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Lock Haven native gives business advice in new book

Lock Haven native Steve Poorman is giving anyone who wants to enter or is already in the business world an instruction manual.

He drew from years of experience running businesses and consulting to write his new book, “Navigating the Business Swamp.”

He started writing the book in 2006 because, he said, “I wanted young people to avoid the school of hard knocks. That was my primary concern.”

“I wanted something to say, to help people plan for these things, and if (challenges) arise, offer my ideas on things you can do,” he added.

The result is a 416-page book that covers everything from financing, sales, insurance, marketing, government regulations and investing to how to successfully exit a business.

Poorman, who spends time speaking in academic settings, said he wants “young people to realize that when they step out of that four-year college education, they’re stepping into a world that is very different from academia.”

That’s not to say Poorman is averse to academia.

In fact, he gifted Lock Haven University its largest bequest ever some years ago and the university, in turn, established the Stephen Poorman College of Business, which it is working to expand with new areas of entrepreneurial study.

“There are a lot of predatory people in the business world and students really aren’t prepared for that. When they’re thrust out into the business world, especially if they want to be an entrepreneur or go into business for themselves, a tidal wave hits them and they’re shellshocked and they just don’t know what to do,” he added.

With chapters on the basics of entering the “swamp,” such as financing and choosing a location for a business, Poorman’s book is really a how-to on beginning a journey in the business world.

“I think one of the most interesting things in the book … is the things to consider when choosing a location for your business and things to consider before you sign a lease,” he said.

He said his book cautions business owners, particularly those who are just starting, to pay close attentions to the details in a location.

“There are a lot of landlords that are vultures and they purposely mislead and abuse tenants and that can strangle your business if you’re a start-up,” he shared.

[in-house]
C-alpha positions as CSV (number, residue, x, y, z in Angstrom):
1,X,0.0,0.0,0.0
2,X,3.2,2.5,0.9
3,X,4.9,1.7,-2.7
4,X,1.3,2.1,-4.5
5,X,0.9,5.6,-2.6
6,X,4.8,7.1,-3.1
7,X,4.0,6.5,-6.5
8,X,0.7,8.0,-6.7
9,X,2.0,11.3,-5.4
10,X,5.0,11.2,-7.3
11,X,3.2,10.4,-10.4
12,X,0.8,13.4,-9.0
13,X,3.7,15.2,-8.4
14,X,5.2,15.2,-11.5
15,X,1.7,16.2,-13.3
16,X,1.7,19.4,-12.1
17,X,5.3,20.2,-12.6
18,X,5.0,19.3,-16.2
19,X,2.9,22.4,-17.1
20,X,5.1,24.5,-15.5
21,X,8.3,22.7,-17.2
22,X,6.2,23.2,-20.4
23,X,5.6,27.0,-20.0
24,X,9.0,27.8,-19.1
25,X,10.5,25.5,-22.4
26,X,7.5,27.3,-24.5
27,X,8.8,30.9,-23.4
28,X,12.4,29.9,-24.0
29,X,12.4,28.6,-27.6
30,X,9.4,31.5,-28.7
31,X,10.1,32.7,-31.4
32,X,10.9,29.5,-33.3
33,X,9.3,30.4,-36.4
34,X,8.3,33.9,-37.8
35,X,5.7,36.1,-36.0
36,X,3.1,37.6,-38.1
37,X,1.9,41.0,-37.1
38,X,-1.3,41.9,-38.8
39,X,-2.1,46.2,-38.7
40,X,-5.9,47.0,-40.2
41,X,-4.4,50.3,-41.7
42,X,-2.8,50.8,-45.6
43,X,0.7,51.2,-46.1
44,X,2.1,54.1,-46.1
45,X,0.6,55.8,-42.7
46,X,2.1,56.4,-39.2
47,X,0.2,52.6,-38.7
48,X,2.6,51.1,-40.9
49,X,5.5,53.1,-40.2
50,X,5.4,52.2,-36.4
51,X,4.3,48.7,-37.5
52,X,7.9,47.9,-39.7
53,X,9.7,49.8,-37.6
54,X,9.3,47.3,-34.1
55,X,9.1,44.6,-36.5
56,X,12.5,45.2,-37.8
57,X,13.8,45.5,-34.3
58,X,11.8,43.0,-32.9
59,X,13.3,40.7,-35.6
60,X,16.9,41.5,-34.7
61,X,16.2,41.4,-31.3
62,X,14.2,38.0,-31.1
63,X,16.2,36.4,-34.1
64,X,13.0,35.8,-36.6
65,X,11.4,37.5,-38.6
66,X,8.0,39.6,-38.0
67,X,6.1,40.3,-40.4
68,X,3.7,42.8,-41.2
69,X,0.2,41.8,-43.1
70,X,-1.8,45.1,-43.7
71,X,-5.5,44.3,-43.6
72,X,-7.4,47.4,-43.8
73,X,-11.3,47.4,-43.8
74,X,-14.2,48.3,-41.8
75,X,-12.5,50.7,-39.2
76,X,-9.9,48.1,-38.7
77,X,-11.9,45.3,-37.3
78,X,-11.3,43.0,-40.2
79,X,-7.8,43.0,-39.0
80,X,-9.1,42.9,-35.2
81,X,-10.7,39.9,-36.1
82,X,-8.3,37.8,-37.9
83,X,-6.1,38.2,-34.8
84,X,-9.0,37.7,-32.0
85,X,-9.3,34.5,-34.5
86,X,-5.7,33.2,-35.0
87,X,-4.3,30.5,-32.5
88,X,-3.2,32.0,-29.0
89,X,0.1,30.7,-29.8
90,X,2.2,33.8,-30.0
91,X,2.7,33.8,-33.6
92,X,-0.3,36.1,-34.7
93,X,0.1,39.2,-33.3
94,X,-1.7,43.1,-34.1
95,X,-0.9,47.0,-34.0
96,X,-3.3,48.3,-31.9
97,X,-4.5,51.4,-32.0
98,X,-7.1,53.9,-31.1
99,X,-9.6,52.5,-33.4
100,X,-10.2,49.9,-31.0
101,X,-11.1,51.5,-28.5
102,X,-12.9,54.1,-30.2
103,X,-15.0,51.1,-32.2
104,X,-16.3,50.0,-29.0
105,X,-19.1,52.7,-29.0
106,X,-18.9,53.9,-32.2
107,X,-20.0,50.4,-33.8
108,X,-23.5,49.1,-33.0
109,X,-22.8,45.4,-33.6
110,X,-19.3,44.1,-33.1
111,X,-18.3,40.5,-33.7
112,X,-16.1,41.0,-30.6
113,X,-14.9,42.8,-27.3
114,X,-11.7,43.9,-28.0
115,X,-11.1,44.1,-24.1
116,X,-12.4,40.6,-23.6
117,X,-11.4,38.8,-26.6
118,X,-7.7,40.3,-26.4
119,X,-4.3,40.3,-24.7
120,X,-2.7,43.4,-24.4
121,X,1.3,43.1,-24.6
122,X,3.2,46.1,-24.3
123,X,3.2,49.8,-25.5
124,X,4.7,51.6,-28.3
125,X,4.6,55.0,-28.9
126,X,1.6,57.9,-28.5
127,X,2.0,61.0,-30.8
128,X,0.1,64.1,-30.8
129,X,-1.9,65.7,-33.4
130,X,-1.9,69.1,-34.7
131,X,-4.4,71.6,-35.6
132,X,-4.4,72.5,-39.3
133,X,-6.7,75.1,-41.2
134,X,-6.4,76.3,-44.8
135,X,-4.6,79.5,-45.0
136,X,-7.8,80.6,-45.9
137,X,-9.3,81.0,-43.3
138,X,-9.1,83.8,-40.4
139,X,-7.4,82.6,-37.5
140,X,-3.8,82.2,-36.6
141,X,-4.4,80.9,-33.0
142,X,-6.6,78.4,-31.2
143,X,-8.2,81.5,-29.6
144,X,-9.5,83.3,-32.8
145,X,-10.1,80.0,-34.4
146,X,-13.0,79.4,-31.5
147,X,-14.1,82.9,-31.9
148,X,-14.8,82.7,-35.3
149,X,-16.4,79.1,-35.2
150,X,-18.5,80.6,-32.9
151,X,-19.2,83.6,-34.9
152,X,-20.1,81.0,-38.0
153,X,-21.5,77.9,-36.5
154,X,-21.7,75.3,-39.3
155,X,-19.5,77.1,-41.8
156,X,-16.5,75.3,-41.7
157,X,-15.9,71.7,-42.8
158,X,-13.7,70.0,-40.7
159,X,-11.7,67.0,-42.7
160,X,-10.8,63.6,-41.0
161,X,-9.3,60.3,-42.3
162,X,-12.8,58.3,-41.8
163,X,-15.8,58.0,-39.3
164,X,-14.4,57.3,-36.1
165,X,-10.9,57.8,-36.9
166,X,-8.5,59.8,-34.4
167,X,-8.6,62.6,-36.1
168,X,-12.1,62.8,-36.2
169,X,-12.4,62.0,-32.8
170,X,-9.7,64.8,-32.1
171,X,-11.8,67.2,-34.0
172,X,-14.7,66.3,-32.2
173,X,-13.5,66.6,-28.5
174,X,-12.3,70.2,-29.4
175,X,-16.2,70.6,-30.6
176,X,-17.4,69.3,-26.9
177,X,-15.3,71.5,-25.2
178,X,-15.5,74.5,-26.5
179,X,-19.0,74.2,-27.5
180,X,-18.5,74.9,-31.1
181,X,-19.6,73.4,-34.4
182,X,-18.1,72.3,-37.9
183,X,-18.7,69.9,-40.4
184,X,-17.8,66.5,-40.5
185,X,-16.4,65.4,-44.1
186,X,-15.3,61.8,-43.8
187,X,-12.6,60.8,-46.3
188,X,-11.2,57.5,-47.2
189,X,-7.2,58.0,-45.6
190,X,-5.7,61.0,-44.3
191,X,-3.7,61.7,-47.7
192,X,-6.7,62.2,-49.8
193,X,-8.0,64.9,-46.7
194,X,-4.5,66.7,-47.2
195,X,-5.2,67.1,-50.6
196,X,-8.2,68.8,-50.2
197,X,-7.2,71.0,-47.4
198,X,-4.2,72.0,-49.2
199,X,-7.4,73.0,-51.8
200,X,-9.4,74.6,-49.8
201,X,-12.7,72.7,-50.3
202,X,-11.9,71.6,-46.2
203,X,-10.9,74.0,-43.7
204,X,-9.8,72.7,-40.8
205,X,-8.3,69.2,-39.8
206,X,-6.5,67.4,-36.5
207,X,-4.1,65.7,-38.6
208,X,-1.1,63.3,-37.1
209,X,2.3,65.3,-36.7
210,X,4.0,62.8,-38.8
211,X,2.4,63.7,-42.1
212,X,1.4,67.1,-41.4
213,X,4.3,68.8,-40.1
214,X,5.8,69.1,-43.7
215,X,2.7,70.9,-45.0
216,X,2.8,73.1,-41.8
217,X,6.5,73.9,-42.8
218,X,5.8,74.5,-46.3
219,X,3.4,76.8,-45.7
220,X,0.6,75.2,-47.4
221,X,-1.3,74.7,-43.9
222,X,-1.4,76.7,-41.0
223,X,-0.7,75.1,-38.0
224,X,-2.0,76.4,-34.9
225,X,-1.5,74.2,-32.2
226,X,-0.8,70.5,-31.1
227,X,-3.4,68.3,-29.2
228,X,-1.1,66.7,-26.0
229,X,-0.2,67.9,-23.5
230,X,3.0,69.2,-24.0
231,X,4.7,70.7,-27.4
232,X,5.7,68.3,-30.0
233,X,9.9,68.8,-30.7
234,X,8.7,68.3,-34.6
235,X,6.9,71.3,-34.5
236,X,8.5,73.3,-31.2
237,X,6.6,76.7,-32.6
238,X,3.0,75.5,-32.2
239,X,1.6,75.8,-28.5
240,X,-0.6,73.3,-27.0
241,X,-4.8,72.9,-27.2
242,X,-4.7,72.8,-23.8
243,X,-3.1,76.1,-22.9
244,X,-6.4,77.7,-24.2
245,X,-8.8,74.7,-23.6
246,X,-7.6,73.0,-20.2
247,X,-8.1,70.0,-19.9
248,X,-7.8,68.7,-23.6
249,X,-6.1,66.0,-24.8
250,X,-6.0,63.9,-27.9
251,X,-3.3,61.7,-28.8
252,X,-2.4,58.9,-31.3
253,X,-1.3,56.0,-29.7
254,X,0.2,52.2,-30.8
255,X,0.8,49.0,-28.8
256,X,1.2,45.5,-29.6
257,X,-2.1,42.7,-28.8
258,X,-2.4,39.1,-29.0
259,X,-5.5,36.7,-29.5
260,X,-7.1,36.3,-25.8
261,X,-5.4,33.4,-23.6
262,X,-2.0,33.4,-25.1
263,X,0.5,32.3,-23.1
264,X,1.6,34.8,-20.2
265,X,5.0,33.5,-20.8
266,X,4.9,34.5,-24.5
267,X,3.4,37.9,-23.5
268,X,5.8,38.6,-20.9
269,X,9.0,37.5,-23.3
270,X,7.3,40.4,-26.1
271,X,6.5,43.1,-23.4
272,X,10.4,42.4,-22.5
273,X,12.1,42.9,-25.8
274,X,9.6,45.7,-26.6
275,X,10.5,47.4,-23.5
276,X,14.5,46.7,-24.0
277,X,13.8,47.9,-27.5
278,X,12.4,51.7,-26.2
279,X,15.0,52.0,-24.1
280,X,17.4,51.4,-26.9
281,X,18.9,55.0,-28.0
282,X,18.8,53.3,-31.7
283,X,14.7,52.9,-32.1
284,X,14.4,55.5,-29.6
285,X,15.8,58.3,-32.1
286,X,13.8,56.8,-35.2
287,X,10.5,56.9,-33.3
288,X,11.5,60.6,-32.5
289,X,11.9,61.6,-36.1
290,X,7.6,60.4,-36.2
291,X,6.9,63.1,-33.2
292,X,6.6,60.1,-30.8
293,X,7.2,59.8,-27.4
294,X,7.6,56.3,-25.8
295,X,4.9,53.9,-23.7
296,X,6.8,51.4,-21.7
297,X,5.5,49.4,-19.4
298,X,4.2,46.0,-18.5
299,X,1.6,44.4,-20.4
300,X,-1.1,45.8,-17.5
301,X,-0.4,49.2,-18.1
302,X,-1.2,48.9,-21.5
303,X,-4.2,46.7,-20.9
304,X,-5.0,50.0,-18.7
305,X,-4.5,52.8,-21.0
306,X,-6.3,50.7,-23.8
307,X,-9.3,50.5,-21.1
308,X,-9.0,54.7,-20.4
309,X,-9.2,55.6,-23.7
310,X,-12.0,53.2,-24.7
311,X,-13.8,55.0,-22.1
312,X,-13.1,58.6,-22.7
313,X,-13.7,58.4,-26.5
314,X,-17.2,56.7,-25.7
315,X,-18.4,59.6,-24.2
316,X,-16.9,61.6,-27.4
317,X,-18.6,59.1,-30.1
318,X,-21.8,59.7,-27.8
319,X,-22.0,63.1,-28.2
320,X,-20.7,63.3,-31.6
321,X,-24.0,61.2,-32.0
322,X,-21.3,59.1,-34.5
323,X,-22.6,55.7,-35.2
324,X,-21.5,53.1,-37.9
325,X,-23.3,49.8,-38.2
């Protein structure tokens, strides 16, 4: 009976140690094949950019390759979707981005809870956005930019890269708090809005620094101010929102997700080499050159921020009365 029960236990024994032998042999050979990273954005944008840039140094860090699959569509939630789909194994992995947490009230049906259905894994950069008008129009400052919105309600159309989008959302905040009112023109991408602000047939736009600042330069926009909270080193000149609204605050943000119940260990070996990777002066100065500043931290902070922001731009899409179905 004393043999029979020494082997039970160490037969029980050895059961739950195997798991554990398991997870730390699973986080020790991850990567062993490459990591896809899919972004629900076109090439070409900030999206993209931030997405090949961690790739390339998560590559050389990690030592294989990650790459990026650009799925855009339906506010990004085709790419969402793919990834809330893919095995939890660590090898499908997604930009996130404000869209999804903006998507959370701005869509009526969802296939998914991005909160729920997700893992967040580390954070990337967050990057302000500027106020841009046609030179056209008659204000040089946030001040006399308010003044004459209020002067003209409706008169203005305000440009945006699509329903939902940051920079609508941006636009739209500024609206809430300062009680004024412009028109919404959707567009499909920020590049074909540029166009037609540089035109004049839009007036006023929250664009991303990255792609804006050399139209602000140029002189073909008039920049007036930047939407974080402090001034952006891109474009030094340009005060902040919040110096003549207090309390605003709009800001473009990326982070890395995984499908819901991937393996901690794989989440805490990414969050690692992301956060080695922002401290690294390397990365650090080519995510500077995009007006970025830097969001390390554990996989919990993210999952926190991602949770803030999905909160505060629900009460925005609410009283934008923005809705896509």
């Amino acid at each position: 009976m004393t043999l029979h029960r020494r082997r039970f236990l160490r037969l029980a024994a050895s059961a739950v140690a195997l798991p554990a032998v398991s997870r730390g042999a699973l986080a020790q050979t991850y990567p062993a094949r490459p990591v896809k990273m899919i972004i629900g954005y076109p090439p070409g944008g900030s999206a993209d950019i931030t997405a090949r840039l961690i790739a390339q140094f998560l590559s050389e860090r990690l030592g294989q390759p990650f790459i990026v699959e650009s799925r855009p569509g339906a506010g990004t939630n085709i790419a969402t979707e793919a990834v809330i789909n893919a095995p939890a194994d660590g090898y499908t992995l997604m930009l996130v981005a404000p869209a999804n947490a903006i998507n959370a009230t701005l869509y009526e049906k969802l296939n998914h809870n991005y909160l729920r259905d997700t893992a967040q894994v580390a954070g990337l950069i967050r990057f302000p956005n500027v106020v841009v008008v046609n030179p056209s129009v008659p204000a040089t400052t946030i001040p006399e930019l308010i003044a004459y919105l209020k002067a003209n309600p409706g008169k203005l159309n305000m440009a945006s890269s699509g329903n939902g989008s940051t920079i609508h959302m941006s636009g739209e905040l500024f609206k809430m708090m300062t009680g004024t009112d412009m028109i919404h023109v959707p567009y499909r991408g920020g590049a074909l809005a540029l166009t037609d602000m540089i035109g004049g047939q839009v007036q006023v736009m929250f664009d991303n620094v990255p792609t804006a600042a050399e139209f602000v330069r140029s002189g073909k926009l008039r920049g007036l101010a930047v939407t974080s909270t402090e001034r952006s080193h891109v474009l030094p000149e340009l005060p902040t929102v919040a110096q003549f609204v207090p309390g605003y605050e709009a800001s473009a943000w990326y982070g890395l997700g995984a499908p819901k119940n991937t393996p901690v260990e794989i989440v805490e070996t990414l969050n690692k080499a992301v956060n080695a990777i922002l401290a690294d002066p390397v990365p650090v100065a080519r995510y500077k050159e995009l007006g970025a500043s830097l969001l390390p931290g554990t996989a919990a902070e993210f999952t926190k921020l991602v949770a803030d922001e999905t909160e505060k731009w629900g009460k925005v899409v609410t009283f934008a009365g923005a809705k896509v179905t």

For those who have entered the “swamp,” Poorman offers chapters on marketing, insurance and employees. He also has written about how to deal with government regulations.

There are technical aspects of the book dealing with financial ratios, accounting and law, but a lot of it is meant to shock the reader into saying, “I better be a little careful here, this might not be what it seems,” he said.

“When I speak to young people they actually have a difficult time grasping what things can be like out there. They expect people to be normal and nice and helpful and they’re just shocked,” he said.

Poorman has provided expertise to large and small companies owning nursing homes, food manufacturers and more.

His experience has also involved providing financial advice to churches, nonprofits and service groups.

He has been a commercial property owner and landlord in both Lock Haven and Williamsport.

Citing statistics that show there is a trend toward more people, particularly those coming out of college, wanting to be their own boss either in a family business or small business setting, Poorman believes that some of it has to do with the stories of success they read about.

“Some of it, I believe, are the stories of success they hear or read about in the media and I think some of the young people who have made fortunes overnight have inspired them,” he said.

“A lot of them hold on to that entrepreneurship dream, which is very dangerous,” Poorman continued.

“They might be wanting to create their own product or their own service and that’s where all the risk is. The lower risk businesses are ones where there’s already a demand … there’s an industry there. But they’re not as interested as they are in a high-risk, let’s roll the dice sort of thing.”

Due to health issues, which prompted a four-year break from writing the book, Poorman believes that the message of the book is as timely now as it was when he first got the idea to write it.

“The thing that I hope to impart in the book is that I don’t care what you’re going to do, the rules are the same. There’s a certain amount of things in here they applied 40 years ago, they will apply tomorrow,” he stressed.

The book is available at local book stores and on Amazon. Proceeds from the book will go to Lock Haven University’s Stephen Poorman College of Business.

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